The Washington Post

LIV Golf and Trump join forces this week

Saudi-funded circuit faces more scrutiny as New Jersey event nears


Former president Donald Trump joins hands this week with the biggest controvers­y in sports when his New Jersey golf club hosts the latest event in the Saudifunde­d LIV Golf series, further cementing his relationsh­ip with Saudi Arabia while angering families of 9/11 victims who have decried the start-up venture as “sportswash­ing.”

While the renegade golf circuit has staged two other events, including another in the United States, this week’s event at Trump National Golf Club in Bedminster, N. J., promises to be an even more glaring flash point, given its proximity to Manhattan and the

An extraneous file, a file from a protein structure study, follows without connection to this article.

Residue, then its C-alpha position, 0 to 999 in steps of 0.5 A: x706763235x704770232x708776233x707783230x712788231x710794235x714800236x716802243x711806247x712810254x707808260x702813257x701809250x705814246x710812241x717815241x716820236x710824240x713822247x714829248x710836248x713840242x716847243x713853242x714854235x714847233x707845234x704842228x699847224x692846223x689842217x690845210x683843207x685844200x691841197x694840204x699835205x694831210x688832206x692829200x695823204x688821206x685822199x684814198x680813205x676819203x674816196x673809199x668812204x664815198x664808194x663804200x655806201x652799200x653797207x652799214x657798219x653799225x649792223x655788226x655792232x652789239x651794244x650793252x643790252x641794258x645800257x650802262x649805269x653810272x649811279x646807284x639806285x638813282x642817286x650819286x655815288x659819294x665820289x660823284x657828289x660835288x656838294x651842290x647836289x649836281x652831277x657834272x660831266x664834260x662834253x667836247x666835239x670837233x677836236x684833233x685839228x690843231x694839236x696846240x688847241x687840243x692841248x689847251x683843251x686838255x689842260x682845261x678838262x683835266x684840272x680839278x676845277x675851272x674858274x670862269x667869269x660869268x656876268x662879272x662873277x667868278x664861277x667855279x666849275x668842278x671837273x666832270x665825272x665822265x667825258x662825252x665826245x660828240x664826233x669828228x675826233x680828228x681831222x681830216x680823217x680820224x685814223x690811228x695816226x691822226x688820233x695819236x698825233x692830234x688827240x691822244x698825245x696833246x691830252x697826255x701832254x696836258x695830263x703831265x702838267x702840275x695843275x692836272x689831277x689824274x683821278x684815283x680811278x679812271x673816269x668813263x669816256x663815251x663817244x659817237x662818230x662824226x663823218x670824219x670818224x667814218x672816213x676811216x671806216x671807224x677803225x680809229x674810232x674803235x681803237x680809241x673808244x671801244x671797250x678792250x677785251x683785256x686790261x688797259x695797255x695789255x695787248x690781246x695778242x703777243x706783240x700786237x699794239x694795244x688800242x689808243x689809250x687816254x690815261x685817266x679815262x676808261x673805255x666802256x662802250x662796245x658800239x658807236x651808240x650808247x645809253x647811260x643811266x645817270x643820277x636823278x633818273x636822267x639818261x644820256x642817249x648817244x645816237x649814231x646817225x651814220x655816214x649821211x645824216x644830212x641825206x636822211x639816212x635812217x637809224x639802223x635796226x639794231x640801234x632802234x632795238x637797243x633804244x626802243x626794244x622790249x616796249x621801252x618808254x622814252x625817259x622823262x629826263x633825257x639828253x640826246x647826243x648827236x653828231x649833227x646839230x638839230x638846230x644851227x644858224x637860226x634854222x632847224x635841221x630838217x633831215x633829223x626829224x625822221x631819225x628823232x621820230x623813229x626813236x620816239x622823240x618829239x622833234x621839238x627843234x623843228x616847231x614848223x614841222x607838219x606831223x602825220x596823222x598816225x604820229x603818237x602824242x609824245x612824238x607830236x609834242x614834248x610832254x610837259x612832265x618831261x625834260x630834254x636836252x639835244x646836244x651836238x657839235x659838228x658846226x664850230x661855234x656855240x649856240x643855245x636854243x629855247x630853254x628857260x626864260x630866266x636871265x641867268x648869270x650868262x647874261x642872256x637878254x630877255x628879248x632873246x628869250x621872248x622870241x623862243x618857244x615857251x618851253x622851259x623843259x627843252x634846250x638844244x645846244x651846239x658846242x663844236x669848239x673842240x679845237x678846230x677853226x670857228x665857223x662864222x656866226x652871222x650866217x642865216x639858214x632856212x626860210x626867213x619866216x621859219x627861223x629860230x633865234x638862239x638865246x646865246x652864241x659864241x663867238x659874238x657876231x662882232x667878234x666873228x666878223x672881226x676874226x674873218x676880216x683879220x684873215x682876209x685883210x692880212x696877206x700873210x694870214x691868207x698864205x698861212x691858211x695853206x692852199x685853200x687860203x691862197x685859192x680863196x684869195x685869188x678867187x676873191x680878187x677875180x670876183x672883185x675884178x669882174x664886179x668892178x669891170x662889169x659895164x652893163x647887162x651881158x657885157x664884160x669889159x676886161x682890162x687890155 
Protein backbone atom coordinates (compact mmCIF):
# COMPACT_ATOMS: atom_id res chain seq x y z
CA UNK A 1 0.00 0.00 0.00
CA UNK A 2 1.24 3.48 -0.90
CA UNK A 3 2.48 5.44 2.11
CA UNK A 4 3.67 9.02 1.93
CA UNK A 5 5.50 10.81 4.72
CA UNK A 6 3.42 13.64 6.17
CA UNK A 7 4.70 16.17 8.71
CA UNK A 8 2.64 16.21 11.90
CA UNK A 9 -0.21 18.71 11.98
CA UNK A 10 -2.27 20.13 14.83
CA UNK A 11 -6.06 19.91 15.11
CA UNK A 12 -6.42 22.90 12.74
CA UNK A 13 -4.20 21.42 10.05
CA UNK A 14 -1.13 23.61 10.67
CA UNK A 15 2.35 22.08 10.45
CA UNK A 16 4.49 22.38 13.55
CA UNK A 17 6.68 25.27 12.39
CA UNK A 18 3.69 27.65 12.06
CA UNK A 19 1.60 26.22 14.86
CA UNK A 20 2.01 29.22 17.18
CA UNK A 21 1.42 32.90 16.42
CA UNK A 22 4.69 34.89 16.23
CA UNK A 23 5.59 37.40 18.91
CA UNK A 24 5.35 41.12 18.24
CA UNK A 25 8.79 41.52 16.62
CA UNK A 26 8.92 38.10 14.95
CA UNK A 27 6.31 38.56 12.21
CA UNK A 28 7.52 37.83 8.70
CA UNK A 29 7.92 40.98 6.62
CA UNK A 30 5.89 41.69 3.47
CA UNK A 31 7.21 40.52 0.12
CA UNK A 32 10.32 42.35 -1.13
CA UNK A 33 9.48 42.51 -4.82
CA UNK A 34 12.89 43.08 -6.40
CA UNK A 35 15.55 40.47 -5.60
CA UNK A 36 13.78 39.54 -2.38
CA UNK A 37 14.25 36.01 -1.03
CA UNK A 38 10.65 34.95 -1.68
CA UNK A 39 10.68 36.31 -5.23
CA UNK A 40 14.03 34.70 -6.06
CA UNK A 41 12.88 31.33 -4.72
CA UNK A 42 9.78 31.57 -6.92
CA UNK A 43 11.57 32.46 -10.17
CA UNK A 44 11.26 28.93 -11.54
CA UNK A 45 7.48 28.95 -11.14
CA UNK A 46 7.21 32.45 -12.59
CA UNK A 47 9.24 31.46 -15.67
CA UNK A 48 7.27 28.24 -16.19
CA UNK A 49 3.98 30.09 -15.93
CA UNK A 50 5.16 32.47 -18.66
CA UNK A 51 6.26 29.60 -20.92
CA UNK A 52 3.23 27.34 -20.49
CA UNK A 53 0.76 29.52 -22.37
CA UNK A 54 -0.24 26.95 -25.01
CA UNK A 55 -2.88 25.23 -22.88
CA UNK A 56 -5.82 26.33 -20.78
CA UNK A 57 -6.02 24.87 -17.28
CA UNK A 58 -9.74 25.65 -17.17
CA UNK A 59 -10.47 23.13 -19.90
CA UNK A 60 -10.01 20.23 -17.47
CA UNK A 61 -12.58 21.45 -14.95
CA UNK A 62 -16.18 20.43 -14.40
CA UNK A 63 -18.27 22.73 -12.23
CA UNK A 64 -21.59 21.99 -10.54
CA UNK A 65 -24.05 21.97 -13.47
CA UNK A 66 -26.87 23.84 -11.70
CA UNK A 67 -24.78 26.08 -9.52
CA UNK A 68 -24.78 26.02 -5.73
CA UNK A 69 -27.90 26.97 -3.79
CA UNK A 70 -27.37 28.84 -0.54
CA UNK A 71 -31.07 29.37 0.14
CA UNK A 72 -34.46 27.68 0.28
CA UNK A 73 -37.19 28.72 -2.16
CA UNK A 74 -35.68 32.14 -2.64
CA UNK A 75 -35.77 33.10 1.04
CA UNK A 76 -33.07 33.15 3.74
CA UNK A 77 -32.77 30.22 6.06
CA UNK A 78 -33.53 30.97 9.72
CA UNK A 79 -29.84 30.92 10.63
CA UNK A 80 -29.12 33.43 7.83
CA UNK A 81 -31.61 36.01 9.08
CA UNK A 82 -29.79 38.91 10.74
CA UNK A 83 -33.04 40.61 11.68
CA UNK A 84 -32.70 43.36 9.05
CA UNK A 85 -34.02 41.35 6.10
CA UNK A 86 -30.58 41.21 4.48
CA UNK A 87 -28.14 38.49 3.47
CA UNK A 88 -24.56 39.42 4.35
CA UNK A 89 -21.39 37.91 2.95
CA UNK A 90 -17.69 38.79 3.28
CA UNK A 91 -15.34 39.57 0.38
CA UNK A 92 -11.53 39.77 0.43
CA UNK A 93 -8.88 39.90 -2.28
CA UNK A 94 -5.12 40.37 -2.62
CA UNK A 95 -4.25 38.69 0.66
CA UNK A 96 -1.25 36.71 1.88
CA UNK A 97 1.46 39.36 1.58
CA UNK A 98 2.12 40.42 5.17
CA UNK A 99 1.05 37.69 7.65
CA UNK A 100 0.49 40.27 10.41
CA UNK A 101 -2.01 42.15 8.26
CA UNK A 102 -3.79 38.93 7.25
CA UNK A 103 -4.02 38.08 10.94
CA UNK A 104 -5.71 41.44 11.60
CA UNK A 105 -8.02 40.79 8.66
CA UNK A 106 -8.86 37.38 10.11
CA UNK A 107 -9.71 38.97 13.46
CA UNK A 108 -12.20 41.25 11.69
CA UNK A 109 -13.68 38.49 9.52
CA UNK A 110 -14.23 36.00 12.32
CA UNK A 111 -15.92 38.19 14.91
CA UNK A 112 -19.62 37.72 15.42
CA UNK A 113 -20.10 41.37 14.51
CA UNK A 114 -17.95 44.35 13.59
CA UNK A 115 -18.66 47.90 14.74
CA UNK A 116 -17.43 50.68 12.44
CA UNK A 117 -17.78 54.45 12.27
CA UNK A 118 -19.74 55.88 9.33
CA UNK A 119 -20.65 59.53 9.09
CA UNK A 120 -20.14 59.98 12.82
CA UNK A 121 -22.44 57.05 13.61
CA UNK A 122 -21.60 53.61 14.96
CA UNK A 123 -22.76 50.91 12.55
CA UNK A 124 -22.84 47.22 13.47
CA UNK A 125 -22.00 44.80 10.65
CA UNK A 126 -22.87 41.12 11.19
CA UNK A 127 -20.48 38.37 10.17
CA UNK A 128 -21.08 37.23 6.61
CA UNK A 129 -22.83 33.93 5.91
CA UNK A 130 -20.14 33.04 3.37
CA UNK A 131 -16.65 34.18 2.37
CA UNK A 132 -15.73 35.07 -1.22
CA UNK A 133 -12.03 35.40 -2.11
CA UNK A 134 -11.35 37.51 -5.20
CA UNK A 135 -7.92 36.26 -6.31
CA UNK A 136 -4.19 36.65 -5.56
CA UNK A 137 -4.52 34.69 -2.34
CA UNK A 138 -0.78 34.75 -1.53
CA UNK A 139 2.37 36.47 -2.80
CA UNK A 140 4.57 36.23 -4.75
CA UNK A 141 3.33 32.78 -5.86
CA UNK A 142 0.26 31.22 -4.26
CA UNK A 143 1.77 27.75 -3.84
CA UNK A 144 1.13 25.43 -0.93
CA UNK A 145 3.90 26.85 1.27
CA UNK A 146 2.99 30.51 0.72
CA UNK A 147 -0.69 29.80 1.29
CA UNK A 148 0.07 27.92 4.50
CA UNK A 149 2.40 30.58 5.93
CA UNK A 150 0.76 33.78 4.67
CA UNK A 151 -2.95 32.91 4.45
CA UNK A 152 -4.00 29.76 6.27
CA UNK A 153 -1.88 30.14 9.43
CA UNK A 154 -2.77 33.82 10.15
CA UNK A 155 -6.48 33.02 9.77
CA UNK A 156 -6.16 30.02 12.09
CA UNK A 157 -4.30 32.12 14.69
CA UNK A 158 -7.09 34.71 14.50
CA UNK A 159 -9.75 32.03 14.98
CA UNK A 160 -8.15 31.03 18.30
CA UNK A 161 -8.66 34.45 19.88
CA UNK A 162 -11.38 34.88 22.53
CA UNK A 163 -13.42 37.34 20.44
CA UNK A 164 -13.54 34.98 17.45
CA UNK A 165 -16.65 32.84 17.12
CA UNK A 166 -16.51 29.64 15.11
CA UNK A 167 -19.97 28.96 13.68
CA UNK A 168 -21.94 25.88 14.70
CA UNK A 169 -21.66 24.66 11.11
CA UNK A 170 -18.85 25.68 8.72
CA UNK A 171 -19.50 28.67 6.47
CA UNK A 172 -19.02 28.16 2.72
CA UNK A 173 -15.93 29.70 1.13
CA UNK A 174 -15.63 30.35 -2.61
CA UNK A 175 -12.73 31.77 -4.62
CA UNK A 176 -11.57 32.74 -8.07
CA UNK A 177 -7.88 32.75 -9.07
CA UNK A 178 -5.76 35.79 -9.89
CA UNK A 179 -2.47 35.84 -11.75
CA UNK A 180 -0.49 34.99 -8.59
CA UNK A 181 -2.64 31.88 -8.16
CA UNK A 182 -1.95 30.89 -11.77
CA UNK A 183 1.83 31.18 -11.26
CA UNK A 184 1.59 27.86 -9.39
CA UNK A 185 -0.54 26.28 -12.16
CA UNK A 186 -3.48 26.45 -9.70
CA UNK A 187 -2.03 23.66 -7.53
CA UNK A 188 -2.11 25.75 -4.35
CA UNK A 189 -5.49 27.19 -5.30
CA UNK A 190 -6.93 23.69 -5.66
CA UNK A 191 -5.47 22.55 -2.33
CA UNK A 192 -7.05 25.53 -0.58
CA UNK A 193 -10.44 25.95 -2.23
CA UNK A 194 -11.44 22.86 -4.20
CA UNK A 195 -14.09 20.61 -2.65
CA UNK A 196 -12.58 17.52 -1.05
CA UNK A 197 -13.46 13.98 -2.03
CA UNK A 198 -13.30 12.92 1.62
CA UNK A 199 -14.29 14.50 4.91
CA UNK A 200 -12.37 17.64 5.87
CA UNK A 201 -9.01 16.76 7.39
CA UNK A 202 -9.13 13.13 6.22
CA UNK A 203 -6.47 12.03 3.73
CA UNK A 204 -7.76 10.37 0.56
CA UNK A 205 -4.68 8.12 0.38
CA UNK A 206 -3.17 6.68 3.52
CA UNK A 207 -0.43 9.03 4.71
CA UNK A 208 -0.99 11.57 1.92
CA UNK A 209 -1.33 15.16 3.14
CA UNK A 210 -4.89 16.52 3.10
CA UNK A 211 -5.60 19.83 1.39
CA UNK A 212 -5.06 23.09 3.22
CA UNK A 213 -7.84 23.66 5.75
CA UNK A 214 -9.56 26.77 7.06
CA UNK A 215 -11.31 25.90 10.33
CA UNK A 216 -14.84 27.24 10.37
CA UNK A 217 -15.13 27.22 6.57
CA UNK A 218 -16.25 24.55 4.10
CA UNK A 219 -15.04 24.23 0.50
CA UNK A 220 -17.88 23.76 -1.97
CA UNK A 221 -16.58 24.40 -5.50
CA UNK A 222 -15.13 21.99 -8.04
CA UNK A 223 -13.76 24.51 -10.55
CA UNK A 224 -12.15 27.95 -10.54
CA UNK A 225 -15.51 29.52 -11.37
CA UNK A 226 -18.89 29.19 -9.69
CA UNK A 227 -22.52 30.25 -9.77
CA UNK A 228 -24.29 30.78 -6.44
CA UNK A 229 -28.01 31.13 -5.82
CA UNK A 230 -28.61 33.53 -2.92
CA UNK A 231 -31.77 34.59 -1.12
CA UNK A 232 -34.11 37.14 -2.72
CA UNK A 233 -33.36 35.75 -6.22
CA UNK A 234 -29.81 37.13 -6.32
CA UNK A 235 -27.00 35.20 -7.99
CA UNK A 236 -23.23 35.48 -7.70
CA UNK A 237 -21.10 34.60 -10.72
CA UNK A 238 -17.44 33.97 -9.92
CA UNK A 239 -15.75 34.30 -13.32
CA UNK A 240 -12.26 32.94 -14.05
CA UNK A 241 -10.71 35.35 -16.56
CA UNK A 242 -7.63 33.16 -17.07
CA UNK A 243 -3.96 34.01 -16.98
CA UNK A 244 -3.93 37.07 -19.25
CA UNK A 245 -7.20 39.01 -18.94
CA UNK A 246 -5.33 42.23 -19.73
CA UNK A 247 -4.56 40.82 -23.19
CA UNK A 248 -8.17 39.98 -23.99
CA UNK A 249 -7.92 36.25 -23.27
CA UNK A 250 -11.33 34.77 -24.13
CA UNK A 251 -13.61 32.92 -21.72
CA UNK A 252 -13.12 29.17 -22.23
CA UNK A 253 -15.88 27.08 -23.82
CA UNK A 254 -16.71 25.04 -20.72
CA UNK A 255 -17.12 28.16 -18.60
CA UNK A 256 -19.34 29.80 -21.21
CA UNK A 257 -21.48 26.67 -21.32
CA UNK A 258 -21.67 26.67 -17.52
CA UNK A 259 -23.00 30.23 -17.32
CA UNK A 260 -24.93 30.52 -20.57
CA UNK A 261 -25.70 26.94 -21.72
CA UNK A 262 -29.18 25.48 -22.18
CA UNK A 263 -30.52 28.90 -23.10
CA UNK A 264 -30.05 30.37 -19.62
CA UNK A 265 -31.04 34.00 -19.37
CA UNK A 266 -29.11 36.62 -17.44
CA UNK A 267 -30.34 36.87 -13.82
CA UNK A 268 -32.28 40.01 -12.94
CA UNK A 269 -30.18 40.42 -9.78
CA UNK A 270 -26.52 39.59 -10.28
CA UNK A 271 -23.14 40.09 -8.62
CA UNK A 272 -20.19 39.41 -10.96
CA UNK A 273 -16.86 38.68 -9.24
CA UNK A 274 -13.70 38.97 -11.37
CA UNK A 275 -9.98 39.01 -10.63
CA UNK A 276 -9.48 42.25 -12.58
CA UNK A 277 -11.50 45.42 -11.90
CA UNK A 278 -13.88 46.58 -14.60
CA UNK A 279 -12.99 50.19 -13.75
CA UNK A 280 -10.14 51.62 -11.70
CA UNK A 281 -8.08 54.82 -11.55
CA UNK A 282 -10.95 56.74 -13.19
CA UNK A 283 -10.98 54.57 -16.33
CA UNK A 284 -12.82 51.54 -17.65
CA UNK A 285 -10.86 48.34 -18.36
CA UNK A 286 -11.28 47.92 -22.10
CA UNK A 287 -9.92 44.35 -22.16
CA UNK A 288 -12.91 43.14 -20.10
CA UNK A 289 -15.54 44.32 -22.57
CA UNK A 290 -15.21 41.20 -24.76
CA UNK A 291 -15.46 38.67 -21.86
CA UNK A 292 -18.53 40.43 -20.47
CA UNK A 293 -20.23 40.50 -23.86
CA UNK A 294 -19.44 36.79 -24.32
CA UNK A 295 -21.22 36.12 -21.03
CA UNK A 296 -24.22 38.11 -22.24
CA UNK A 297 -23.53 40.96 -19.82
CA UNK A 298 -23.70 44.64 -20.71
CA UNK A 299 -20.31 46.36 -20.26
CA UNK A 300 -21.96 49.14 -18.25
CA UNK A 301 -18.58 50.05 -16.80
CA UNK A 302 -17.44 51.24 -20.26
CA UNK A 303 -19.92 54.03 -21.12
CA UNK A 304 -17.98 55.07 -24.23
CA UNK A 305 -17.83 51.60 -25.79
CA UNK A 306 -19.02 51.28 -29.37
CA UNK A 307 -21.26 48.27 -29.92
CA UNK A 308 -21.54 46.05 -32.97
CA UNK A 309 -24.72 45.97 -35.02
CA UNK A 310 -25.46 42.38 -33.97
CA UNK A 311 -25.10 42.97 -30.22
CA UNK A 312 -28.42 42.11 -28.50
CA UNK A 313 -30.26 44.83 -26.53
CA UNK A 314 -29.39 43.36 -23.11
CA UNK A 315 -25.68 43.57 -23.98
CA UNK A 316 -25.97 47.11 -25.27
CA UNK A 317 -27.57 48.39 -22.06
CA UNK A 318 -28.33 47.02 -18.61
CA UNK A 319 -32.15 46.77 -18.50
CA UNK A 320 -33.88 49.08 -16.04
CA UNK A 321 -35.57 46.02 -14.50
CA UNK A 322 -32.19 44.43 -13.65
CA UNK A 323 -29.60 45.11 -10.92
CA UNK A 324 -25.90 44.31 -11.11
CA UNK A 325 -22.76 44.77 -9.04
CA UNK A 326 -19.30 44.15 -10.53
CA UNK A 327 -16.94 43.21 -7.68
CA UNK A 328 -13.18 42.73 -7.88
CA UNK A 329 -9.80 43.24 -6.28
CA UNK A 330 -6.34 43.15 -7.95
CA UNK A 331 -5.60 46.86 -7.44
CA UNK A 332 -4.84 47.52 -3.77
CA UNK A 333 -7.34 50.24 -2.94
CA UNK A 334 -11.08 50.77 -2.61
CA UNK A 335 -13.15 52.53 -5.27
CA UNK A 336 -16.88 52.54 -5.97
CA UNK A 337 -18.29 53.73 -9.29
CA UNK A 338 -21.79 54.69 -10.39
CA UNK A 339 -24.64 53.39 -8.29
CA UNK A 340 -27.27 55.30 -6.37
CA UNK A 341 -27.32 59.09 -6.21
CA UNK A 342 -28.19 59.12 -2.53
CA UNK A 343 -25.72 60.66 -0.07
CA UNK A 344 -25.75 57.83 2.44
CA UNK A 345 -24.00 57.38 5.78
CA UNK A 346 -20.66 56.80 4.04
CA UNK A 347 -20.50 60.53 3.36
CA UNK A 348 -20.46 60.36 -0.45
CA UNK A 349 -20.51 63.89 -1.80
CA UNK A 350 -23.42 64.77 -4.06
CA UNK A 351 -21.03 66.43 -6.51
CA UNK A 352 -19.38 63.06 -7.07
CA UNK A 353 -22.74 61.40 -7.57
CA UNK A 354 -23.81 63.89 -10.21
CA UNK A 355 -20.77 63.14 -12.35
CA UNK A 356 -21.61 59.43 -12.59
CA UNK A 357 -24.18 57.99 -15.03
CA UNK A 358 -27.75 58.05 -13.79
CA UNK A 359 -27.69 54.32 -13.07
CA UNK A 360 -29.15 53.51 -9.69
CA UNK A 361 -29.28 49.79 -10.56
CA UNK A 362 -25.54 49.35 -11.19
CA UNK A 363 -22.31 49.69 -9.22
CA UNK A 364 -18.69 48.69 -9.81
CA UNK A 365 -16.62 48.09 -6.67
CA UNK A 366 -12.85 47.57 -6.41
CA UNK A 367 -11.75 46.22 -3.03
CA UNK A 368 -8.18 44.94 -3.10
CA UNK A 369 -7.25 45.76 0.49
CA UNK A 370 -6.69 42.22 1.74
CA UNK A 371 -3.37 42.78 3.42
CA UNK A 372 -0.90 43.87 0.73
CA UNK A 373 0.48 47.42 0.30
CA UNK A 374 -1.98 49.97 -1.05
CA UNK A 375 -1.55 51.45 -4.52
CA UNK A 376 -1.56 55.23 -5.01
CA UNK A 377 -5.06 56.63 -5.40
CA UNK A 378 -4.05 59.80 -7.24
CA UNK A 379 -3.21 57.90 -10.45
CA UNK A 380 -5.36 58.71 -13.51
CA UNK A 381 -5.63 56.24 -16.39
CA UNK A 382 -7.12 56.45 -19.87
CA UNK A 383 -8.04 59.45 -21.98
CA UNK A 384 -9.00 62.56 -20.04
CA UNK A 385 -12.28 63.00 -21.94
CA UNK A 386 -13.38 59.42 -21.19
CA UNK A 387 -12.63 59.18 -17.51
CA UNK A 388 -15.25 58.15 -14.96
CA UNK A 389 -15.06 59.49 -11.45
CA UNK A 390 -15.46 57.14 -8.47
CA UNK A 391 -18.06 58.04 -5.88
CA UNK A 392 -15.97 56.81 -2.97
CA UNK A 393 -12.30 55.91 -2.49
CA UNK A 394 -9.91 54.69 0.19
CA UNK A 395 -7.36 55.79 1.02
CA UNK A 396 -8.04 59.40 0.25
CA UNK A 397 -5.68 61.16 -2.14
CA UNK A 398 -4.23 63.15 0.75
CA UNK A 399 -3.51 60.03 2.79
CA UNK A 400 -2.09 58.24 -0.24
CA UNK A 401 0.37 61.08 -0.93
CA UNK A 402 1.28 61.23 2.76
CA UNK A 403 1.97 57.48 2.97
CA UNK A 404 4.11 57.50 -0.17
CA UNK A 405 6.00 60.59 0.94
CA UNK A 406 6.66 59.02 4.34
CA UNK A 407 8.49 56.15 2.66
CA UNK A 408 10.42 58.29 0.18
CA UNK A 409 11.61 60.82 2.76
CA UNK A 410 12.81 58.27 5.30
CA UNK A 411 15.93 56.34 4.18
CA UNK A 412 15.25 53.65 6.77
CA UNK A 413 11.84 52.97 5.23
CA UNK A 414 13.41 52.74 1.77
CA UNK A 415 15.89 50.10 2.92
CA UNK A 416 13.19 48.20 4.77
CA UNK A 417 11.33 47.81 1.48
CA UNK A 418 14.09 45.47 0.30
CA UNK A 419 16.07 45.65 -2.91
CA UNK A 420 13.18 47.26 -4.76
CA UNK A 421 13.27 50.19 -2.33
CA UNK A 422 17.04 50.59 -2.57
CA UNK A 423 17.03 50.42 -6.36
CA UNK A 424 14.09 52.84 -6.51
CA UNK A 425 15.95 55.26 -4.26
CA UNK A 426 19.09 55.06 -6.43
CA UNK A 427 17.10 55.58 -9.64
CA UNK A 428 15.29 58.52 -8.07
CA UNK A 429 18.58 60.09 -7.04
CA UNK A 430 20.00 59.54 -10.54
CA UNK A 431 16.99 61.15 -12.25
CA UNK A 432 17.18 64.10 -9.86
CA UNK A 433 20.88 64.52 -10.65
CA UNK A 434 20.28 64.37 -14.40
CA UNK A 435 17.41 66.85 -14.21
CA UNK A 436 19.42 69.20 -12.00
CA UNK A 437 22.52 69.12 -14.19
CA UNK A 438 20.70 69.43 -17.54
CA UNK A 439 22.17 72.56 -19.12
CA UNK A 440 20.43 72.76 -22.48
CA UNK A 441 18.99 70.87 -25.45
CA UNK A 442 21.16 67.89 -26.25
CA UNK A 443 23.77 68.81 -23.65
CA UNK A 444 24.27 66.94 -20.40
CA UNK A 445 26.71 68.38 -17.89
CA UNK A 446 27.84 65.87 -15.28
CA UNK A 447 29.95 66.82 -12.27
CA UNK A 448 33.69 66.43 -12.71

involvemen­t of the ex-president.

In recent days, Trump has publicly and privately dismissed human rights concerns about the Saudi kingdom and railed against the profession­al golf establishm­ent. He is expected to attend every day of this weekend’s event and has been in contact for months with organizers on event details, according to an adviser, who said Trump remains livid with PGA of America officials who moved the 2022 PGA Championsh­ip from his Bedminster club following the Jan. 6 insurrecti­on. Doral, his club outside Miami, will host another LIV Golf event in October. Trump and his spokespers­on didn’t respond to requests to comment.

Financed by the Saudi Public Investment Fund, the LIV Golf venture has landed high-profile players with exorbitant guaranteed paychecks and lavish perks. But while the players have pocketed big money — some signing bonuses reportedly have amounted to eight- and nine-figure paydays — they also have faced stiff questionin­g about allegation­s against their benefactor­s, which include the 2018 murder of Jamal Khashoggi, a Washington Post contributi­ng columnist.